Pope Francis



by: Bill Dickinson

The legislature has not met for many months, but they are scheduled to meet in January. Due to the financial deficit, we will be watching the legislature carefully to see how they plan to address their need for more funding.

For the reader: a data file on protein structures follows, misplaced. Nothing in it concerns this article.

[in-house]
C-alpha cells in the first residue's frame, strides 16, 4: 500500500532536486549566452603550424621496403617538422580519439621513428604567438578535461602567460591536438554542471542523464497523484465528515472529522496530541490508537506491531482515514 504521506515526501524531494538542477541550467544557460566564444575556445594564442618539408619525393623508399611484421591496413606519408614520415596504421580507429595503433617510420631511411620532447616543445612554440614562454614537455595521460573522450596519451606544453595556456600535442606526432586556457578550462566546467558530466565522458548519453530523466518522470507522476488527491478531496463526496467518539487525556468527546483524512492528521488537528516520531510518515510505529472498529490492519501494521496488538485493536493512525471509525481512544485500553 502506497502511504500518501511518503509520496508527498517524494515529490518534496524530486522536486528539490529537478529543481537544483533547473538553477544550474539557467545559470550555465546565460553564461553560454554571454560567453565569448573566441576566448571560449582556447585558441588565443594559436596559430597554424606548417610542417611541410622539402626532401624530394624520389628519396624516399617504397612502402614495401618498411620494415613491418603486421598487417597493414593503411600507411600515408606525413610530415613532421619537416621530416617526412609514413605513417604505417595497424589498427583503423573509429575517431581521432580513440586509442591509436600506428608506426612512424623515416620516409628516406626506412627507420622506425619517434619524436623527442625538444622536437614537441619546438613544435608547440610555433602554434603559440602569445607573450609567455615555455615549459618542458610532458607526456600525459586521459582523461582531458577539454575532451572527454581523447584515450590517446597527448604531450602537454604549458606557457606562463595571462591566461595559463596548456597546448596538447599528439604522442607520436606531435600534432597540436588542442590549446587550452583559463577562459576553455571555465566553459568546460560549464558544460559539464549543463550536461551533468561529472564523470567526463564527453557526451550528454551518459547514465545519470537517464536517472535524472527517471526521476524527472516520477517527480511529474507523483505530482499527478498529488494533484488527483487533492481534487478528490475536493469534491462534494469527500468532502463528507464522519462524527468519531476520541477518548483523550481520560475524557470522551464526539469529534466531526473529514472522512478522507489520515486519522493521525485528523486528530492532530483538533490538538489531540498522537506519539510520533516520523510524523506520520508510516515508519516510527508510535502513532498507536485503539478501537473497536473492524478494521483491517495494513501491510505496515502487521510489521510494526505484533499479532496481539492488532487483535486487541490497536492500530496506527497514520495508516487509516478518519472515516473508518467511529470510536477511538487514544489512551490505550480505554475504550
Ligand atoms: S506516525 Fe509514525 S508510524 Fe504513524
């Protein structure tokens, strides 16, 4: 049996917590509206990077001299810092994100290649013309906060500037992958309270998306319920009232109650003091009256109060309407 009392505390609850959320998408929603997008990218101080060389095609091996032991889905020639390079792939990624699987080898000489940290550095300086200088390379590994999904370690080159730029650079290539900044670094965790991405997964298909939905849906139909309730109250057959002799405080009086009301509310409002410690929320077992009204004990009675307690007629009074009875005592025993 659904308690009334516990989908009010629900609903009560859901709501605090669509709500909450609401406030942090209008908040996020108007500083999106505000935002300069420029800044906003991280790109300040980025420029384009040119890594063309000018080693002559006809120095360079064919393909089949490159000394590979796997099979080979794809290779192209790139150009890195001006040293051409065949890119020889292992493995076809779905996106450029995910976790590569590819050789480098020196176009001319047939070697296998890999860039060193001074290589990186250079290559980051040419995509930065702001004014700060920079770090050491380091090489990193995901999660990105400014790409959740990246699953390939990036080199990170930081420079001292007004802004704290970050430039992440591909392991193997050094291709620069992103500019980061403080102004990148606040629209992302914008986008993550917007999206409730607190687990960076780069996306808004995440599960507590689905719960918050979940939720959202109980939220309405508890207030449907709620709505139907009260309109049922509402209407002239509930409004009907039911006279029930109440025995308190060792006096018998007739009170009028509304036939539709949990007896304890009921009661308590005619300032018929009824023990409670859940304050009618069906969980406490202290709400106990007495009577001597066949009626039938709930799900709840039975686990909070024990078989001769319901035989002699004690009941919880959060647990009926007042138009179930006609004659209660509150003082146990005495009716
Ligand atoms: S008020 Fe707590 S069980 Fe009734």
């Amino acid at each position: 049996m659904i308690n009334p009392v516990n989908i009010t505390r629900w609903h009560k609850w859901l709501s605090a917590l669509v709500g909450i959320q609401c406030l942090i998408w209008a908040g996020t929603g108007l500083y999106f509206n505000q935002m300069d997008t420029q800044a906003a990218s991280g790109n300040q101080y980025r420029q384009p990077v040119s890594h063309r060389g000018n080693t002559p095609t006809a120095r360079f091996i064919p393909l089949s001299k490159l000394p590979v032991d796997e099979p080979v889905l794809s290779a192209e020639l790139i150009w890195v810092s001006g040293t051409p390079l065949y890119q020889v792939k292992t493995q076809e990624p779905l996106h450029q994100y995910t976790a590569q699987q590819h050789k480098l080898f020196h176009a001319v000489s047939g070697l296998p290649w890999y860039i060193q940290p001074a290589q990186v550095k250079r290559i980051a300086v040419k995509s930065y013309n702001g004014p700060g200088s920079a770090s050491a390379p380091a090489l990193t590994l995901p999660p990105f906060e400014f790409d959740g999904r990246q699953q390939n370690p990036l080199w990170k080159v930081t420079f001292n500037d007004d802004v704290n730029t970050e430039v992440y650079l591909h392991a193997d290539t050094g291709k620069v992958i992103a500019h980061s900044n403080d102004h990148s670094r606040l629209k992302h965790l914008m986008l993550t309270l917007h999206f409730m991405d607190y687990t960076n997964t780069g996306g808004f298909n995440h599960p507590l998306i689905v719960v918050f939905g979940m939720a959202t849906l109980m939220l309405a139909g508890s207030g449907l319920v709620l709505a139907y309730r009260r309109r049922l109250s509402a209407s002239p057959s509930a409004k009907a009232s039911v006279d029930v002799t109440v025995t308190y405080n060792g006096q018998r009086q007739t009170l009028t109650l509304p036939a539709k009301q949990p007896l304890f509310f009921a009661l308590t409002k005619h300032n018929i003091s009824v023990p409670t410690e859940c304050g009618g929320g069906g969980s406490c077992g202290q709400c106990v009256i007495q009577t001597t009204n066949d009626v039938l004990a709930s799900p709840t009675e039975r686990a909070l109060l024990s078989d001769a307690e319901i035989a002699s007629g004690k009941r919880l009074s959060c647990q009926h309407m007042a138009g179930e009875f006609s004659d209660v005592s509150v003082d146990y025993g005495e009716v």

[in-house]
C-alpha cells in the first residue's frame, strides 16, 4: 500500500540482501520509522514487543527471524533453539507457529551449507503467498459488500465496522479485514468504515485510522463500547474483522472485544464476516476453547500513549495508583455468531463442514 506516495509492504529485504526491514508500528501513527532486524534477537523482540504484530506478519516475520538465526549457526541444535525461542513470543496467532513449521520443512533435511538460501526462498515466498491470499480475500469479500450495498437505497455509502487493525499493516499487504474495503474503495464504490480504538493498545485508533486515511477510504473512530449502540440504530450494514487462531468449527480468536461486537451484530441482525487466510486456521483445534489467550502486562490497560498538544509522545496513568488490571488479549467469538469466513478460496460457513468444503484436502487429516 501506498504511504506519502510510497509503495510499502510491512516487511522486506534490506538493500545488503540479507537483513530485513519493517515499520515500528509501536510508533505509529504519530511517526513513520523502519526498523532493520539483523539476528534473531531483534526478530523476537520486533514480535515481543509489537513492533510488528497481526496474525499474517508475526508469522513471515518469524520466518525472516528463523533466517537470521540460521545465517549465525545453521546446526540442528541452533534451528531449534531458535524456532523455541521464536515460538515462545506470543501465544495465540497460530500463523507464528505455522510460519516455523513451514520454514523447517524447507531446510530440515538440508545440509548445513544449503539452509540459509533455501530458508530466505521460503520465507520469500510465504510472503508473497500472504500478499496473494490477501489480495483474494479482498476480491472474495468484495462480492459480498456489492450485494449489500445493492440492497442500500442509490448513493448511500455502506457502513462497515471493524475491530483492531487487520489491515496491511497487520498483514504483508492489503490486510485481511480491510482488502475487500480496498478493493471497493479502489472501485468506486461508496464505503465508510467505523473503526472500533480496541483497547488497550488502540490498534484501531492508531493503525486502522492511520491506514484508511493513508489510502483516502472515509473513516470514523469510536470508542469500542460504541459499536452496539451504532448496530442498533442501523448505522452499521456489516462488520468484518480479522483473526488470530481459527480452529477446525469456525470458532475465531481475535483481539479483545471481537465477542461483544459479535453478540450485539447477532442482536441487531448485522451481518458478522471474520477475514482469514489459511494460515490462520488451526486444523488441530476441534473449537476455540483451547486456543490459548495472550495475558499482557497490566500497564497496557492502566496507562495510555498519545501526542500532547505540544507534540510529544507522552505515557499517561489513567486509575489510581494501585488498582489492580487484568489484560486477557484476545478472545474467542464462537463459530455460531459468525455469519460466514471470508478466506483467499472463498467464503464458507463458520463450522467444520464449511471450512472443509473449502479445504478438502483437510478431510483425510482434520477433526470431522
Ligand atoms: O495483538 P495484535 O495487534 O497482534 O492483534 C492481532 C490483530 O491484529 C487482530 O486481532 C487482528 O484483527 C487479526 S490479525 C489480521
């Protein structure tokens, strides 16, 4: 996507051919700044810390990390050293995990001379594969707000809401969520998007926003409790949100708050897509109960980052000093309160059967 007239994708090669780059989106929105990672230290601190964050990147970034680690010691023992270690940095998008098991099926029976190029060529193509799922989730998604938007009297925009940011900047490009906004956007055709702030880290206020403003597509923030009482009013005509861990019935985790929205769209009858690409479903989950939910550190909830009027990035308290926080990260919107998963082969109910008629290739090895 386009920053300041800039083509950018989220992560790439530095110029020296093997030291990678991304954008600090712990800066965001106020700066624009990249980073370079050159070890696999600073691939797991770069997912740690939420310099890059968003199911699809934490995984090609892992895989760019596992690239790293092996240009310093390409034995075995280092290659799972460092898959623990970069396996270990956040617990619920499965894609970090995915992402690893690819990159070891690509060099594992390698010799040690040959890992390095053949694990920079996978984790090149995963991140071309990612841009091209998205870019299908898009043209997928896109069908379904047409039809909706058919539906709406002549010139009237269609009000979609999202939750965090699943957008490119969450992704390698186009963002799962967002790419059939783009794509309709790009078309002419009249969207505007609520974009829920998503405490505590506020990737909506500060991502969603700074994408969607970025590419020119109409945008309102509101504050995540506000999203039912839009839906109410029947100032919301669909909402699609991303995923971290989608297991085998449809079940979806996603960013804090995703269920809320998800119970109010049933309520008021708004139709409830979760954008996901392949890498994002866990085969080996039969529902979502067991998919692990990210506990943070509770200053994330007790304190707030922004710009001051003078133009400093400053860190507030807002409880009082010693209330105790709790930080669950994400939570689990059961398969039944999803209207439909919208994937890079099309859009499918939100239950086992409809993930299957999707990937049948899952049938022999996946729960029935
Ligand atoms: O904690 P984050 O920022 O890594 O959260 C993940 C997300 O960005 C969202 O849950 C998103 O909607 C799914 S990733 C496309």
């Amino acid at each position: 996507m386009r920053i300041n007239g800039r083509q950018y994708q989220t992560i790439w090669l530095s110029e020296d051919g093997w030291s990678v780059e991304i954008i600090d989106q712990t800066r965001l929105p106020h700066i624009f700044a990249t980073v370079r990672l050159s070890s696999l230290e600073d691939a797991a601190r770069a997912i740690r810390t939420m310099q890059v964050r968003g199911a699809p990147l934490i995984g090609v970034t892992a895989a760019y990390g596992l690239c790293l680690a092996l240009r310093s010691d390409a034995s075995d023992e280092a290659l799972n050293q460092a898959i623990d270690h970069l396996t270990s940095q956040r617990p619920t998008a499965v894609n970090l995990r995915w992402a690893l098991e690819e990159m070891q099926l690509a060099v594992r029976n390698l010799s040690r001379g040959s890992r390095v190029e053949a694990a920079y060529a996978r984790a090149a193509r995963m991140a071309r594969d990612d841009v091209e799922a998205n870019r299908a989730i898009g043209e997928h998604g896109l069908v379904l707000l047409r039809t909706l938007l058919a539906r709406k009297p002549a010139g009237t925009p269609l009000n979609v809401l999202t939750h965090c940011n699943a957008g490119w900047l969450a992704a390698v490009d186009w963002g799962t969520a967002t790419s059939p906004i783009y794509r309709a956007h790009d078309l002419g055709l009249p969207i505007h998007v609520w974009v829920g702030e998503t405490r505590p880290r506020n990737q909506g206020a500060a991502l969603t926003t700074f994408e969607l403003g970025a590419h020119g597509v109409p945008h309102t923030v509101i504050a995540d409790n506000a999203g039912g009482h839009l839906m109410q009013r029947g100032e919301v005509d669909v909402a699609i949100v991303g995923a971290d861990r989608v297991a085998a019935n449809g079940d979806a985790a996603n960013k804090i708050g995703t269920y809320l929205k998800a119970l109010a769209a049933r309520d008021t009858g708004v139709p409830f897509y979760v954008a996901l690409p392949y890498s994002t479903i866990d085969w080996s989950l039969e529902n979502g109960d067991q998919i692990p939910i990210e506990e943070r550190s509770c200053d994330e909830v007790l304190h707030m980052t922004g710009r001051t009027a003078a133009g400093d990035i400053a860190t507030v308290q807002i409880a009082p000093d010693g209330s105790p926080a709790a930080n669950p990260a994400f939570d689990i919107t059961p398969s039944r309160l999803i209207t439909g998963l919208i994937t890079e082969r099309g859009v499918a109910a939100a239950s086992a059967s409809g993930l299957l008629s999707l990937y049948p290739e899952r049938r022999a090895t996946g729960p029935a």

Meanwhile, there are still legislative committees that continue to meet and one of those is the Select Committee on Pension Policy (SCPP) which reviews and makes recommendations to the legislature-at-large on issues relative to State Pensions such as LEOFF. The committee typically meets when the legislature is not in session although they can call special meetings anytime.  They have been meeting since June, monthly and we make every effort to attend each of their meetings to see if they are discussing anything that could affect our pension plans. The November meeting was held at 10 AM on the 17th and like all the other meetings since the pandemic, I was available to attend only by video conferencing, which saved me a 5hour drive to Olympia. I could grow to appreciate virtual attendance at these meetings. The agenda for November was light with only a few items. They discussed disability benefits for PSERS and LEOFF 2, there was a discussion regarding interruptive military service credits, another discussion on portability of retirement benefits under RCW 41.54, and an annual update from the Washington State Investment Board which includes investment results for all the state retirement systems. I was happy to see that despite the stock market dive that occurred when the pandemic hit, that our State Investment Board continues to do a good job of growing the funds in all State of Washington plans.  The December meeting has been cancelled so January legislative action is next up!